Models of nursing care
Models of nursing care are all based on nursing human patients and they are an attempt to address the definition of what nursing care needs to provide for the patient, how this care is actually provided and how a patient is affected by their illness in the context of how this would effect the nursing care that is required. Models attempt to organise the process of providing nursing care so that there is consistency in understanding what care is required when patients are unable to provide for their own needs, and how this care should be carried out. There are numerous models of nursing care that have been formulated over the years to quantify the nursing process, and a few of the more widely known ones are detailed below. Despite being a human nursing phenomenon they are useful when considering the question 'what is nursing care?'
‘Activities of Living’ model (2002)
Roper, Logan and Tierney are three British nurses who formulated the model now known as the ‘Activities of Living’ model, which defines the ‘activities for living’ in order that a nurse can systematically assess a patient's ability to them carry out independently or with intervention by the nurse. The model is a guide to use when formulating a care plan to ensure all bases are covered: The ‘Activities of Living’ are:
- Eating and drinking
- Controlling body temperature
- Maintaining a safe environment
- Personal care and dressing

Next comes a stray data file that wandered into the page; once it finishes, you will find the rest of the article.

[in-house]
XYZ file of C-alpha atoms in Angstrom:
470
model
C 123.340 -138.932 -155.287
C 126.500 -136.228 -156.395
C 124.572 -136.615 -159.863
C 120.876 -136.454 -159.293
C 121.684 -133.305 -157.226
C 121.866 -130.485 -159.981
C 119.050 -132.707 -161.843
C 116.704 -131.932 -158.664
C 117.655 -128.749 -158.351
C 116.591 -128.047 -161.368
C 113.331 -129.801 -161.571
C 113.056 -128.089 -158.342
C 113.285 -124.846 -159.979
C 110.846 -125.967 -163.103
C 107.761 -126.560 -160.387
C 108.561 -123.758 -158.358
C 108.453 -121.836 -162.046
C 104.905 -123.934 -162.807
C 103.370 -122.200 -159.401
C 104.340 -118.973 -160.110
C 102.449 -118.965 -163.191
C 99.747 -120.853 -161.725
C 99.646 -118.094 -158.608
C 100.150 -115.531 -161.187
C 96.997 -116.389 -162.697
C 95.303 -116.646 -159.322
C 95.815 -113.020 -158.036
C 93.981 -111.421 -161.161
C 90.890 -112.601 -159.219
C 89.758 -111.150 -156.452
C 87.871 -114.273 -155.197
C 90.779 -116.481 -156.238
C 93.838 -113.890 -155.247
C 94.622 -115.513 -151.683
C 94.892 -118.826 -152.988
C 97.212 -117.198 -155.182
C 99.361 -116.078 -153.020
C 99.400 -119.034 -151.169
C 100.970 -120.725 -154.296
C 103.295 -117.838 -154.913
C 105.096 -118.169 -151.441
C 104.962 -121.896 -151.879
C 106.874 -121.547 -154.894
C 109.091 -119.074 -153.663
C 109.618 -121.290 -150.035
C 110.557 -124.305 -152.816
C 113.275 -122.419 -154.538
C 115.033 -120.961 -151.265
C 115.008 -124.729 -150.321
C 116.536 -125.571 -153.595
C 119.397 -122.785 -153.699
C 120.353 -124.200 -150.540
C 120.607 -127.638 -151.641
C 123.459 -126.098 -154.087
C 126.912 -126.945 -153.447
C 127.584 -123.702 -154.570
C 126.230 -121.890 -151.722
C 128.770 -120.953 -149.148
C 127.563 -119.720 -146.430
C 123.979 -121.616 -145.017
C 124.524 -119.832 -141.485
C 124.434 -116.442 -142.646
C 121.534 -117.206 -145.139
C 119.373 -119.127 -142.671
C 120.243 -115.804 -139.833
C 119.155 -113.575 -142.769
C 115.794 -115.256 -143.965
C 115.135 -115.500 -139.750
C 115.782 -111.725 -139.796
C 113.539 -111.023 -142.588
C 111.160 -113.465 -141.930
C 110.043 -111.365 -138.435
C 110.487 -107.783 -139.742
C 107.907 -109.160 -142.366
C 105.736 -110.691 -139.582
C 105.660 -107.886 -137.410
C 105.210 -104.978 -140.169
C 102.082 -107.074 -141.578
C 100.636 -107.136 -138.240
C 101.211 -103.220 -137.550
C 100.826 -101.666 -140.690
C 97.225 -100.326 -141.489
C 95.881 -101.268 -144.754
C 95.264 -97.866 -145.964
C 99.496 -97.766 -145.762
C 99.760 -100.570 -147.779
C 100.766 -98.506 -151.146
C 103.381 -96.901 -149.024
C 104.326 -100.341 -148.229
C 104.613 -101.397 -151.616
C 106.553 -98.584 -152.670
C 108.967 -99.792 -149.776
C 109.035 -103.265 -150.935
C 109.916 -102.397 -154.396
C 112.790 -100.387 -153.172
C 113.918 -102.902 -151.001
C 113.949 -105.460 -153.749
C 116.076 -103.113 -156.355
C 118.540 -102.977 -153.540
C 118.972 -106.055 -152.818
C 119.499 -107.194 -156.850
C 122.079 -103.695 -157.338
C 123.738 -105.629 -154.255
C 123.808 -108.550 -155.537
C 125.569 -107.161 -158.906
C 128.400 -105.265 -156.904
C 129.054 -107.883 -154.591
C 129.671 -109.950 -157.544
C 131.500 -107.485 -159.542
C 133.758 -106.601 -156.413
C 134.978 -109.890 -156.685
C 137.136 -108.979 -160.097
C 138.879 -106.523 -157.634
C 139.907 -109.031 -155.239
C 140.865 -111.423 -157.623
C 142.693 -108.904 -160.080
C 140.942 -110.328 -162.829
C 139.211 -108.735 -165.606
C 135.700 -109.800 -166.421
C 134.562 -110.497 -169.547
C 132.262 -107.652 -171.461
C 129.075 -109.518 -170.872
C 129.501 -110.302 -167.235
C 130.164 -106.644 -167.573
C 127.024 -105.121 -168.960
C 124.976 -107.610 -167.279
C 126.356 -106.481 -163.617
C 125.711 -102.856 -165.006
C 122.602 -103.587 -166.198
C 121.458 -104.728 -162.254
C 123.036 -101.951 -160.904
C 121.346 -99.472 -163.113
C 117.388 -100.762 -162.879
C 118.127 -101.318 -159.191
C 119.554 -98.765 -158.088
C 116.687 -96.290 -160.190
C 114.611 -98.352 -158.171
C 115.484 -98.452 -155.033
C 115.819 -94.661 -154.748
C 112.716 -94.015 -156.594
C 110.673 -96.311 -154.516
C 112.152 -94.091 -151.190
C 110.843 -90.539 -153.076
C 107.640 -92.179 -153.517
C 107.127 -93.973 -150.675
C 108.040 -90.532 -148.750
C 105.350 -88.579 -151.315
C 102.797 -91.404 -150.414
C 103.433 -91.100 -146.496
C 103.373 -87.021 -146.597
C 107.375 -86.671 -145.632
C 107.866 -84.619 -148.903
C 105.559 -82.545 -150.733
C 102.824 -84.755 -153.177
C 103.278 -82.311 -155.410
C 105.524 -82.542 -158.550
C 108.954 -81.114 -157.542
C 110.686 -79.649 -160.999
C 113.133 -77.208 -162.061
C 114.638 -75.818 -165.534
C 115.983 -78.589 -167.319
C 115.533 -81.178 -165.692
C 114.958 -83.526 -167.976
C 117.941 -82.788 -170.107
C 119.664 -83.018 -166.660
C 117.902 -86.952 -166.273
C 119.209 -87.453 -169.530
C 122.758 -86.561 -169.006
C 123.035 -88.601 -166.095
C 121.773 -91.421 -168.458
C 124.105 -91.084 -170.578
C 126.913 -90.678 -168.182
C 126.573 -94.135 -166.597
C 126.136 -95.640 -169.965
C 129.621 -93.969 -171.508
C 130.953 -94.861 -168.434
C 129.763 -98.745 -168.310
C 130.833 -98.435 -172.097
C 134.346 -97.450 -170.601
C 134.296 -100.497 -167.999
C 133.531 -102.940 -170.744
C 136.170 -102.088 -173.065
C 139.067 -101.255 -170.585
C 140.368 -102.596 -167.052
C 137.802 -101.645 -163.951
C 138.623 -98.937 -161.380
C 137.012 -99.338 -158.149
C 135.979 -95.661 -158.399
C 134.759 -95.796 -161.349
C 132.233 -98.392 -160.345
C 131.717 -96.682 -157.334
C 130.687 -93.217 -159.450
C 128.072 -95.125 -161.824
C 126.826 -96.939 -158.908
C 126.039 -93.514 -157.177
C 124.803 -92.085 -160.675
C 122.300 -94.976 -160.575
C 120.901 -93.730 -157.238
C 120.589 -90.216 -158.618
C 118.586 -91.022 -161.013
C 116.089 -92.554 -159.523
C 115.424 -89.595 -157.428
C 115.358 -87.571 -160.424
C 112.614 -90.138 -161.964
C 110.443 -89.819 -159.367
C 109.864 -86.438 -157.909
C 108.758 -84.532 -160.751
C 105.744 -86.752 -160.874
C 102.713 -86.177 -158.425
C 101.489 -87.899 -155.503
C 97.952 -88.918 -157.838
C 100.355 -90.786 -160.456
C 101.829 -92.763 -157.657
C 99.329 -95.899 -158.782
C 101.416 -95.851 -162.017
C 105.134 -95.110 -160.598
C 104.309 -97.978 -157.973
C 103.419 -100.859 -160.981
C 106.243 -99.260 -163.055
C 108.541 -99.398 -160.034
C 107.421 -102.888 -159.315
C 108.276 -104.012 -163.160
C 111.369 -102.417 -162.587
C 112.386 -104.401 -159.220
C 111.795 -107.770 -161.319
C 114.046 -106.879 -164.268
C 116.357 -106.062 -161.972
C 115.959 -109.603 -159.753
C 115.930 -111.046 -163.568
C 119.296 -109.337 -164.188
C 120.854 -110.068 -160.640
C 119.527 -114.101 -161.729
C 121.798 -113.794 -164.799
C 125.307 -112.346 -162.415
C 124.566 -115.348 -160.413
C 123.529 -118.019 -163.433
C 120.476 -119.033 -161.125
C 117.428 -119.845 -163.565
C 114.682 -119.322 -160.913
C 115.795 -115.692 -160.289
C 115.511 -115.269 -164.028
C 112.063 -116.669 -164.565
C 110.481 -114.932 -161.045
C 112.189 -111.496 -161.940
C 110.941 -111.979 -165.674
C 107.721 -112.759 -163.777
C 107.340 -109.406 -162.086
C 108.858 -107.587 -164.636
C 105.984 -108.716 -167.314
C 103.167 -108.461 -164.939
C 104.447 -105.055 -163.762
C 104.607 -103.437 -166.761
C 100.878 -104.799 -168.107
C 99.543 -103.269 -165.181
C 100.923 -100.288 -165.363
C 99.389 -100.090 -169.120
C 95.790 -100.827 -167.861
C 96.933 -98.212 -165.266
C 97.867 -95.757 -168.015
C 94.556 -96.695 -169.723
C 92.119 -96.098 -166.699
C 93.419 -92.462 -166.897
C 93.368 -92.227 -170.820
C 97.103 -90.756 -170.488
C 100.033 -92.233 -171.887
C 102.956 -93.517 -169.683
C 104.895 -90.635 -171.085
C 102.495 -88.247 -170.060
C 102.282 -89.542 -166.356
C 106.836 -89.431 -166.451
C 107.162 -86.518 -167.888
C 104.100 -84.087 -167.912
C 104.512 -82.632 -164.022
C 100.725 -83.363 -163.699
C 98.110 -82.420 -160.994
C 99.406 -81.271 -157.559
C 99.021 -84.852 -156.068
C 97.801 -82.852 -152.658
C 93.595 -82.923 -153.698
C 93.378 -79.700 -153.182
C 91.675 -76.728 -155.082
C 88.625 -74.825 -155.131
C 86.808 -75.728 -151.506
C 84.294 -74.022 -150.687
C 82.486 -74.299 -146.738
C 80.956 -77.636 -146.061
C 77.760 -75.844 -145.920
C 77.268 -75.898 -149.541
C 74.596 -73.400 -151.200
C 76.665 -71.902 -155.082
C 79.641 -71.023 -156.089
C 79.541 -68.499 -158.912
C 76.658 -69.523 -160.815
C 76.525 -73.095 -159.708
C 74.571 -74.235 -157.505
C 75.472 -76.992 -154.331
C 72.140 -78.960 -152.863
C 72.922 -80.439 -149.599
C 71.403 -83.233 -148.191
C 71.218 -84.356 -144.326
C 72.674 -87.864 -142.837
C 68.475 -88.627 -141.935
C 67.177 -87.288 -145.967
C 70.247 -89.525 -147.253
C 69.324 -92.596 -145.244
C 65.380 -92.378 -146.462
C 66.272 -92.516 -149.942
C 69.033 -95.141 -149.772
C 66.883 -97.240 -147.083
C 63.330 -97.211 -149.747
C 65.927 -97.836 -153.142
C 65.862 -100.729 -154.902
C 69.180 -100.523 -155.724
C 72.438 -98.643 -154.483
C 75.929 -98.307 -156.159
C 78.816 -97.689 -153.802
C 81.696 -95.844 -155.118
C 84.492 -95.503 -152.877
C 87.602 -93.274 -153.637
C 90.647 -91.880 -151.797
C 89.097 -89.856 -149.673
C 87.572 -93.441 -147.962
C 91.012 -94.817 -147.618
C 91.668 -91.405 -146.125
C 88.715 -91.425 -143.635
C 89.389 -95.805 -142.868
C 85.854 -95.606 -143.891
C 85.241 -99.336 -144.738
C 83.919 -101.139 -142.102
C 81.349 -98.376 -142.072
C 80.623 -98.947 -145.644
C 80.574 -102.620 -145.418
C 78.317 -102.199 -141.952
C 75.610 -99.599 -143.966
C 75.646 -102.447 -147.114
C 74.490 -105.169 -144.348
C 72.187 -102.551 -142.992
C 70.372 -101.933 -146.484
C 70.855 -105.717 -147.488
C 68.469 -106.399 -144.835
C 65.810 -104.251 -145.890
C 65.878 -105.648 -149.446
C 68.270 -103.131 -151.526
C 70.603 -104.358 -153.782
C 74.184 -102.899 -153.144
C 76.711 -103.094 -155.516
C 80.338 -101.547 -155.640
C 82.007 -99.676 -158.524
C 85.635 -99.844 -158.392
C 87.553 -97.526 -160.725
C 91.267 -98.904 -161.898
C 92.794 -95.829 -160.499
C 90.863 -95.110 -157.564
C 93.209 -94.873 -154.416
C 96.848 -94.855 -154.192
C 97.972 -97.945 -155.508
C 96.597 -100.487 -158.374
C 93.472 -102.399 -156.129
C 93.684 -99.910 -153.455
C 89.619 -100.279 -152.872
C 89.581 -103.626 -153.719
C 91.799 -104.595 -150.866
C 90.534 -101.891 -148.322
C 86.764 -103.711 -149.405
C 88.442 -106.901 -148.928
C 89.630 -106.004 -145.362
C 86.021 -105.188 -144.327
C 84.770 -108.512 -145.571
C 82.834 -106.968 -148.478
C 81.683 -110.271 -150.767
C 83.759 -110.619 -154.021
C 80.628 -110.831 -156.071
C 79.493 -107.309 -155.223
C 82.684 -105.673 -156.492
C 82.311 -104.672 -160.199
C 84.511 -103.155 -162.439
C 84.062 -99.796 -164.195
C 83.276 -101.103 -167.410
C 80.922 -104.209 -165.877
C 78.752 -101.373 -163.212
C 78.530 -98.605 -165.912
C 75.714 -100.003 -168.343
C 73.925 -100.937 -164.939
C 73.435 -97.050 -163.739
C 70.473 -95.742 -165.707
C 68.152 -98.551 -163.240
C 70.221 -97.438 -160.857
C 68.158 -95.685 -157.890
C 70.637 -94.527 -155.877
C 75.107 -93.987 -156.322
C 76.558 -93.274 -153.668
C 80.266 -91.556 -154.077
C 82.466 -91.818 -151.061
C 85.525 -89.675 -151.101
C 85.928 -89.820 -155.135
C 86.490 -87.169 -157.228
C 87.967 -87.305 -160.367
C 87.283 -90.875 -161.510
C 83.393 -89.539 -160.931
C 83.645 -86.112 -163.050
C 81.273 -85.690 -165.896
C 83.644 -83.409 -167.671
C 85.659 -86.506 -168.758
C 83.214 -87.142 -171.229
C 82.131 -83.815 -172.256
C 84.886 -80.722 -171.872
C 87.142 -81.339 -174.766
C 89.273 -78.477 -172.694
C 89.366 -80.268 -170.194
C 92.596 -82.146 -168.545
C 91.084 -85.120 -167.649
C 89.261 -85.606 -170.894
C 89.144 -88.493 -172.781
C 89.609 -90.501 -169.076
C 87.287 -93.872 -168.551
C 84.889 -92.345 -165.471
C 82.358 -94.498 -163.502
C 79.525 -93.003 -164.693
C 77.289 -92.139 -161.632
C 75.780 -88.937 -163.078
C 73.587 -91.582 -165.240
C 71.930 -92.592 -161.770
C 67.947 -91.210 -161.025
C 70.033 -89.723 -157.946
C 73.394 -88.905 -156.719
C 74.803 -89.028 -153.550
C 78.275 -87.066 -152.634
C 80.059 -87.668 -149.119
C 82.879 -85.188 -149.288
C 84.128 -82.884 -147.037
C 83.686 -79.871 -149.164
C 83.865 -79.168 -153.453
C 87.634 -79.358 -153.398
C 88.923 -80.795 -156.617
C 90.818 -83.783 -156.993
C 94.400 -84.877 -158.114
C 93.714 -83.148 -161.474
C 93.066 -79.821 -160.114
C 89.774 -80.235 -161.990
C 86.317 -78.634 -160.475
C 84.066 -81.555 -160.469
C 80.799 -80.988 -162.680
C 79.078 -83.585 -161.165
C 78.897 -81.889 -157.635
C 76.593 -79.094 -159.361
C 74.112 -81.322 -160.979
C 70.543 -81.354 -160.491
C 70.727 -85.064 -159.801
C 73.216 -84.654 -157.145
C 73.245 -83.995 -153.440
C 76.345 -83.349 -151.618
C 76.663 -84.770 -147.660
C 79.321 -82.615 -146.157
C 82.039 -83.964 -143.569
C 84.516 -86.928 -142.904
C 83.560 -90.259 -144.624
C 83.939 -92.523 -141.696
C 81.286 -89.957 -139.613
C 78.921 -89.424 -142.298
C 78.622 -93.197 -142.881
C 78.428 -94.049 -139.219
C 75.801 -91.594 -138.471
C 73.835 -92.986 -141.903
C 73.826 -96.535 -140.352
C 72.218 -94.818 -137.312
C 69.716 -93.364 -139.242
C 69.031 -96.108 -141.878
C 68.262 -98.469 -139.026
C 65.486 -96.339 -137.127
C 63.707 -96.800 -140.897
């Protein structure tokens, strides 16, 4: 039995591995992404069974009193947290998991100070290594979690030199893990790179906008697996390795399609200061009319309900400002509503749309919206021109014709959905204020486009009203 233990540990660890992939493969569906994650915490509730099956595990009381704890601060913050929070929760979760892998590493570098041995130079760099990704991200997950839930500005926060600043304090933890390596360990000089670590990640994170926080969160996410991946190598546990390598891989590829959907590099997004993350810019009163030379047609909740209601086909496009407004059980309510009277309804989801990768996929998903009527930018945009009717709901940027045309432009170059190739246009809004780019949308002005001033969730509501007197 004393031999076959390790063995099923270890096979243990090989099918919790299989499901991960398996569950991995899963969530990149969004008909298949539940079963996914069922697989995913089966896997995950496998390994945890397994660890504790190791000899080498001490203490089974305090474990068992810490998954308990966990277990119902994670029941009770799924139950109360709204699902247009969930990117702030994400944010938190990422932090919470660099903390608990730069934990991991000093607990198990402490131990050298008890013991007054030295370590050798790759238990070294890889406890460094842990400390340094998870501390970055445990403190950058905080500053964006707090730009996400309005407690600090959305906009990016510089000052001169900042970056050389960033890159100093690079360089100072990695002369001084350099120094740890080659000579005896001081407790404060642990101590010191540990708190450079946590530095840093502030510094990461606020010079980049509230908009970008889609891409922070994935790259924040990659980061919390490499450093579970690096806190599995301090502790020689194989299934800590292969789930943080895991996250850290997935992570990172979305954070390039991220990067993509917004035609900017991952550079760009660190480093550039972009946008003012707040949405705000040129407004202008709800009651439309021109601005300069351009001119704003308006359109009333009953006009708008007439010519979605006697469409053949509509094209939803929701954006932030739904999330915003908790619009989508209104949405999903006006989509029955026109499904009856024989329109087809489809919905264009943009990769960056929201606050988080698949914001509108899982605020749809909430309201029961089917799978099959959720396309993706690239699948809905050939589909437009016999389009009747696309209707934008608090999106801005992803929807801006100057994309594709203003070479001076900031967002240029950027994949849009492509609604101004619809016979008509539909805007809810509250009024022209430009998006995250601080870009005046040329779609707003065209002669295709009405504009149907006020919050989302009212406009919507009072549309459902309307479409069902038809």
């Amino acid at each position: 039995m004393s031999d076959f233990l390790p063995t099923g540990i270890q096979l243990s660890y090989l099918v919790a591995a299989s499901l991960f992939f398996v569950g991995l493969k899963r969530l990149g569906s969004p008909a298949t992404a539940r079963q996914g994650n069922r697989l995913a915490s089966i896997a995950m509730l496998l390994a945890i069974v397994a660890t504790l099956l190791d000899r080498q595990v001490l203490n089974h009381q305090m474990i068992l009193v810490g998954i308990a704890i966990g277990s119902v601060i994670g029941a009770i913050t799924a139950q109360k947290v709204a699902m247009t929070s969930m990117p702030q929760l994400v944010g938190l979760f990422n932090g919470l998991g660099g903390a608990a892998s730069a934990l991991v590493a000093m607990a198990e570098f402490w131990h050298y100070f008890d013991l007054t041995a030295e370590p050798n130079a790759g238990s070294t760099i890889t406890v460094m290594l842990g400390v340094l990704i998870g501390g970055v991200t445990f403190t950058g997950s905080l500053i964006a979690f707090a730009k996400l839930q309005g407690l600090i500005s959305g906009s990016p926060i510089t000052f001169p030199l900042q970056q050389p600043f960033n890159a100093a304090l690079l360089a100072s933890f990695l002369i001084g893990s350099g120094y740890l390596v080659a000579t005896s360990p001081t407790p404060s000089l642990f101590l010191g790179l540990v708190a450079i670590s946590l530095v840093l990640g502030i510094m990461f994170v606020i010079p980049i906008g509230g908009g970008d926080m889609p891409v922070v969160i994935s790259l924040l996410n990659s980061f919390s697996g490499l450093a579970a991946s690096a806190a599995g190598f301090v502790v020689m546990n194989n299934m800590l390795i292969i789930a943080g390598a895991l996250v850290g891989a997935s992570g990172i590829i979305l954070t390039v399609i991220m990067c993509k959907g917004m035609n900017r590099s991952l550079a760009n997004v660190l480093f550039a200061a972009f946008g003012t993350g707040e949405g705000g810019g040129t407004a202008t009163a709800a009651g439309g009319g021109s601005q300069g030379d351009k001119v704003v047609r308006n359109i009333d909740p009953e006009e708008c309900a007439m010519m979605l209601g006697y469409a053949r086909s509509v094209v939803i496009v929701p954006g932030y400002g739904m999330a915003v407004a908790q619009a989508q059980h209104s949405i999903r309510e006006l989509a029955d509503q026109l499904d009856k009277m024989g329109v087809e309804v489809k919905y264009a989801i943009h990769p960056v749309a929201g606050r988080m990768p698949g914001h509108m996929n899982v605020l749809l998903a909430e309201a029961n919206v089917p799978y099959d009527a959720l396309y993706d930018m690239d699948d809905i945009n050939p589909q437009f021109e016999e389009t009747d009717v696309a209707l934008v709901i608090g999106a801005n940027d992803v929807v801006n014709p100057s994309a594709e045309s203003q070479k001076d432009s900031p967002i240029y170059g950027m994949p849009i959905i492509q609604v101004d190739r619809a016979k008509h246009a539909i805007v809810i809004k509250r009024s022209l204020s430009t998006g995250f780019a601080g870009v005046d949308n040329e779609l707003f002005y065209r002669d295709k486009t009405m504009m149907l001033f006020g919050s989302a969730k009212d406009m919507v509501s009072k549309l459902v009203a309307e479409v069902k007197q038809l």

- Working and playing
- Expressing sexuality
The model has become widely used in human practice and has been praised for addressing the differences between the doctors' and the nurses' interpretation of a patient's needs. It has received some criticism for being unspecific particularly in the context of pain management.
Orem’s Self Care deficit model (2001)
This model starts with the premise that the disease process that affects an individual creates an inability or deficit when caring for yourself which nursing care must address. Orem, and American academic, has defined the needs that are likely to be affected in the following ‘Universal Self Care Requisites';
- Sufficient intake of air
- Sufficient intake of water
- Sufficient intake of food
- Satisfactory eliminative functions
- Activity balanced with rest
- Prevention of hazards to human life, human functioning and human wellbeing
- Balance between solitude and social interaction
- Promotion of human functioning and developing within social groups in accordance with human potential, known human limitations and the desire for ‘normalcy’
This model has been praised because it fits many human nursing situations which can be very diverse, from psychiatry to surgical nursing care. The slightly academic language has, however, been subject to some criticism.
Both of these models will not appear to be particularly relevant to veterinary nursing care; however they can be a useful starting point to consider the question of how to achieve consistently high standards of nursing care that is specific to the needs of an individual patient.